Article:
Five firefighters were injured and nine structures were damaged or destroyed in a fire that started Thursday afternoon (Feb. 15) and spread to 12 acres off Peter Moore Lane west of De Soto before it was put out several hours later, said Assistant Chief Tom Fitzgerald of the Rural De Soto Fire Protection District.
Three of the injured firefighters were treated at the scene and two were transported to Mercy Hospital Jefferson in Crystal City with non-life-threatening injuries, Fitzgerald said.
He said one of the firefighters who went to the hospital was a Mapaville firefighter who had an injured shoulder, and one was a De Soto Rural firefighter who was suffering from exhaustion and dehydration.
Of the nine structures affected by the fire, a barn and all of the outbuildings were destroyed, and two homes were damaged, Fitzgerald
In addition, numerous animals were killed in the blaze, he said.
Jefferson County 911 Dispatch began getting calls about the fire around 1 p.m., Fitzgerald said.
“People were seeing smoke but they didn’t know where it was coming from,” he said.
An off-duty firefighter followed the smoke and was the first one on the scene, about a half mile south of LaChance Vineyards, Fitzgerald said.
A barn was on fire and there were high winds, said Fitzgerald, who added that he checked the wind conditions on the way to the fire.
“It was at 14 miles per hour gusting to 29 miles per hour,” he said.
By the time Fitzgerald arrived at the scene, the brush fire encompassed about 8 or 9 acres, but spread to 12 acres before it was controlled, he said.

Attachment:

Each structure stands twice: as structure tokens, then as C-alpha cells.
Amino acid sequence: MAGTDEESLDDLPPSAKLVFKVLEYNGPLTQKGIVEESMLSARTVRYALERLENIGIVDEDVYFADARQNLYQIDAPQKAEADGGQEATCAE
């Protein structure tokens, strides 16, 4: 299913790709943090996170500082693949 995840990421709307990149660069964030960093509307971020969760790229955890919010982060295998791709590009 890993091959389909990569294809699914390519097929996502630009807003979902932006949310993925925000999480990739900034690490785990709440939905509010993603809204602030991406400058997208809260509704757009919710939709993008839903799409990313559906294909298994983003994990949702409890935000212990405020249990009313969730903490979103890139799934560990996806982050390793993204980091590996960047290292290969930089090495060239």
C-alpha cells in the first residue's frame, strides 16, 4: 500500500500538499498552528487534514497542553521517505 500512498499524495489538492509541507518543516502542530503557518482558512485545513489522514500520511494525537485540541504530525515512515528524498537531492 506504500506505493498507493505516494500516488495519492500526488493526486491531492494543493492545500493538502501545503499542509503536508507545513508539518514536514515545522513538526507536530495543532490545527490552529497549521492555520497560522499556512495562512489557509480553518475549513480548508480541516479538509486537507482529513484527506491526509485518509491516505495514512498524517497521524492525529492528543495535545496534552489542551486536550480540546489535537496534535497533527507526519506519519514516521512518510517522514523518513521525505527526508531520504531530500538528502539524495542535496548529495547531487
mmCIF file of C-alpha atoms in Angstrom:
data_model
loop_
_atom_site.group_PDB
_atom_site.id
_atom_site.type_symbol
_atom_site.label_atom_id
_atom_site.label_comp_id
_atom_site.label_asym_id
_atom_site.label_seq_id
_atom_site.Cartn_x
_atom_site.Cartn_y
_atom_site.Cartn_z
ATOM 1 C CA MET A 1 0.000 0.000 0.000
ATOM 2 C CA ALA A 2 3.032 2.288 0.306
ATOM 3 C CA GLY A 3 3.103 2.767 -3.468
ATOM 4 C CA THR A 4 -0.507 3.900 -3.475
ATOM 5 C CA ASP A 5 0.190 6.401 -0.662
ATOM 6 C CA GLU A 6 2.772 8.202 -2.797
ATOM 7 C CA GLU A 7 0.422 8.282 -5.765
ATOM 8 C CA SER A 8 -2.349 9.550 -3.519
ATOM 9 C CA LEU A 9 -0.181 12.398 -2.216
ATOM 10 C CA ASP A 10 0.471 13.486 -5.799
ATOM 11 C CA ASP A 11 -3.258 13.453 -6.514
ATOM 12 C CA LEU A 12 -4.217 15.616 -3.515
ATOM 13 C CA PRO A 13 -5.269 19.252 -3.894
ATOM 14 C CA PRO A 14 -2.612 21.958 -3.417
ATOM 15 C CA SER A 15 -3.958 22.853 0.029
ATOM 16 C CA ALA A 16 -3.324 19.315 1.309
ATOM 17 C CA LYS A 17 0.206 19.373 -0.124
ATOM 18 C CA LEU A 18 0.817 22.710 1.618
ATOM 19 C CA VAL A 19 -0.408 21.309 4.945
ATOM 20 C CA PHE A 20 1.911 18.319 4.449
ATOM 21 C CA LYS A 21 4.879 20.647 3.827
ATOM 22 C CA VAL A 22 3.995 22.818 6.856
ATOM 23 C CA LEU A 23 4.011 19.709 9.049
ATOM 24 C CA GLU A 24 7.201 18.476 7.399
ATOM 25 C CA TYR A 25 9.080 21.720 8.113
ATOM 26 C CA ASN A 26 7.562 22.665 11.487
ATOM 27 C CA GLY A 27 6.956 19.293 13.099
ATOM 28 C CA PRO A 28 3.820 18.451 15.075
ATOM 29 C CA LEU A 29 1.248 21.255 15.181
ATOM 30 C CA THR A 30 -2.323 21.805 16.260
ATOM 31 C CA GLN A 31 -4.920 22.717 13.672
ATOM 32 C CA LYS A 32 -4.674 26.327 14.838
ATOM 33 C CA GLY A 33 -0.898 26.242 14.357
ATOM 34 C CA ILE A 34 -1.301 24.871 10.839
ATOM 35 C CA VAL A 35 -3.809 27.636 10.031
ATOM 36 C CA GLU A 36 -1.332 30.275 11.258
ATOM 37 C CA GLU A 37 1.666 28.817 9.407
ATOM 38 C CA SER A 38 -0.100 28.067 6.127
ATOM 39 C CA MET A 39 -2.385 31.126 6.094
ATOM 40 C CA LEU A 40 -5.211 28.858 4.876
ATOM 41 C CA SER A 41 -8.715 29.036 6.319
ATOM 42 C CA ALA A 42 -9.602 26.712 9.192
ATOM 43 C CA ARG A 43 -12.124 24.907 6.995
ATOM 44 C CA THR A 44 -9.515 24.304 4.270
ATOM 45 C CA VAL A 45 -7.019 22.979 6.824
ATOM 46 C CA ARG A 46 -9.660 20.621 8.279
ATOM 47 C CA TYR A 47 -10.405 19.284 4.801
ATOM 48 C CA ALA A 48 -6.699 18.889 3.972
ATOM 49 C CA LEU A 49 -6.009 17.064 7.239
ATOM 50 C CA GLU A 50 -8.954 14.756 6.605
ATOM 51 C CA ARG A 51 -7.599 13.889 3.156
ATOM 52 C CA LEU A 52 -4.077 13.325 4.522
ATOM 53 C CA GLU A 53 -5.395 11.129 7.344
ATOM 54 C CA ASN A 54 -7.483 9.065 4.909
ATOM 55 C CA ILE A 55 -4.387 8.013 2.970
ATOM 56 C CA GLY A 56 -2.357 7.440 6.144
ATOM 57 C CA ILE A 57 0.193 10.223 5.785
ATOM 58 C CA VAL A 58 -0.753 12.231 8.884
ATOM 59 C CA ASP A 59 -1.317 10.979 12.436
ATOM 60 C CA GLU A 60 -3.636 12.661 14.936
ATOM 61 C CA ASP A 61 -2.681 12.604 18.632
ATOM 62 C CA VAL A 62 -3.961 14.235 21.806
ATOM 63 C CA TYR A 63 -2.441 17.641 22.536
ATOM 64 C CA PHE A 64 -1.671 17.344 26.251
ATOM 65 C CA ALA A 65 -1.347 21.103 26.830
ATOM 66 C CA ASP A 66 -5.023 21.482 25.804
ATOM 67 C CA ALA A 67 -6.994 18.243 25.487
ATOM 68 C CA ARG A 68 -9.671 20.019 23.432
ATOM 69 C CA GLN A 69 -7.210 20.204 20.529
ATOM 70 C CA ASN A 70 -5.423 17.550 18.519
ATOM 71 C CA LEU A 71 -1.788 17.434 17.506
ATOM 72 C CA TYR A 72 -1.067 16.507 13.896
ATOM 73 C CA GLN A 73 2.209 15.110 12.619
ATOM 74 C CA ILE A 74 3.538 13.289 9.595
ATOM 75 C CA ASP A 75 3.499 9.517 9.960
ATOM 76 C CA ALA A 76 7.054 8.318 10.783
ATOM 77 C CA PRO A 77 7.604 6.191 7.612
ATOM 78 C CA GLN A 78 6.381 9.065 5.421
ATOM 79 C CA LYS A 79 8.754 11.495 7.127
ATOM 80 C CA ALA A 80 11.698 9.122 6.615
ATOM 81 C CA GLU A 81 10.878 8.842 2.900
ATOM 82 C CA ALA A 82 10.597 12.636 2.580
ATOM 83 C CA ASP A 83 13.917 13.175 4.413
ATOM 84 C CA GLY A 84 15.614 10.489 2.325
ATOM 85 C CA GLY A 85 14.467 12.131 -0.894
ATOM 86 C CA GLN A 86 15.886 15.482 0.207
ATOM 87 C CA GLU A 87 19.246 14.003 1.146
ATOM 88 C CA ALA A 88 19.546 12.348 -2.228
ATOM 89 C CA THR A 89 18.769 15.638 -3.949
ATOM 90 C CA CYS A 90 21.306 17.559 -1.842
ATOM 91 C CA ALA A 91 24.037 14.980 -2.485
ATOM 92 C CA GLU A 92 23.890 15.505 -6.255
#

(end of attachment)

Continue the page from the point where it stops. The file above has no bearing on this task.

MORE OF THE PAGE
Some of the outbuildings that were destroyed were animal pens, and many animals perished in the fire, including 16 goats, chickens and geese, Fitzgerald said.
The two homes that were damaged can still be occupied, he said.
“The exterior of the homes caught on fire and our crews were able to stop the fire before it got inside the homes,” he said.
Firefighters from Jefferson County assisted with the call, and after “we exhausted all the resources in Jefferson County,” firefighters from the St. Louis metro area and neighboring counties responded to the fire, Fitzgerald said.
Firefighters from as far as Pattonville, Spanish Lake and St. Charles assisted, he added.
Rain eventually began to fall and helped the situation, he said.
Firefighters were on the scene until about 8:30 p.m., Fitzgerald said.
Investigators from the State Fire Marshal’s Office were expected to return to the scene today (Feb. 16) to see if they could determine the cause of the fire, he said.
“We do not believe it was suspicious,” Fitzgerald said.
Fitzgerald said someone may have had a fire outdoors and thought it was out but then it sparked back up and spread.
He said there was some indication that the barn that was destroyed had faulty wiring and maybe the fire started there.
Fitzgerald said people drove to the scene to see what was happening, causing traffic problems in the area and problems for firefighters.
“We need firefighters and firetrucks,” he said. “Please fight the urge to come and be nosy.”
Fitzgerald said the small amount of rain that fell on the county last night will not reverse the drought in the area. As a result of the drought, people are advised against burning brush or trash.
“People just don’t realize how long a pile of ash will stay hot,” he said.
The National Weather Service has forecast a moderate fire danger through April.
A fifth alarm was struck about 2:30 p.m. to bring in even more firefighters after another large brush fire encompassing about 10 acres was reported near Klondike and Knorpp Road in the De Soto area, Fitzgerald said.
The Saline Valley Fire Protection District was first on the scene to that fire. No homes were near that blaze, but firefighters had to work to protect a nearby communication tower, he said.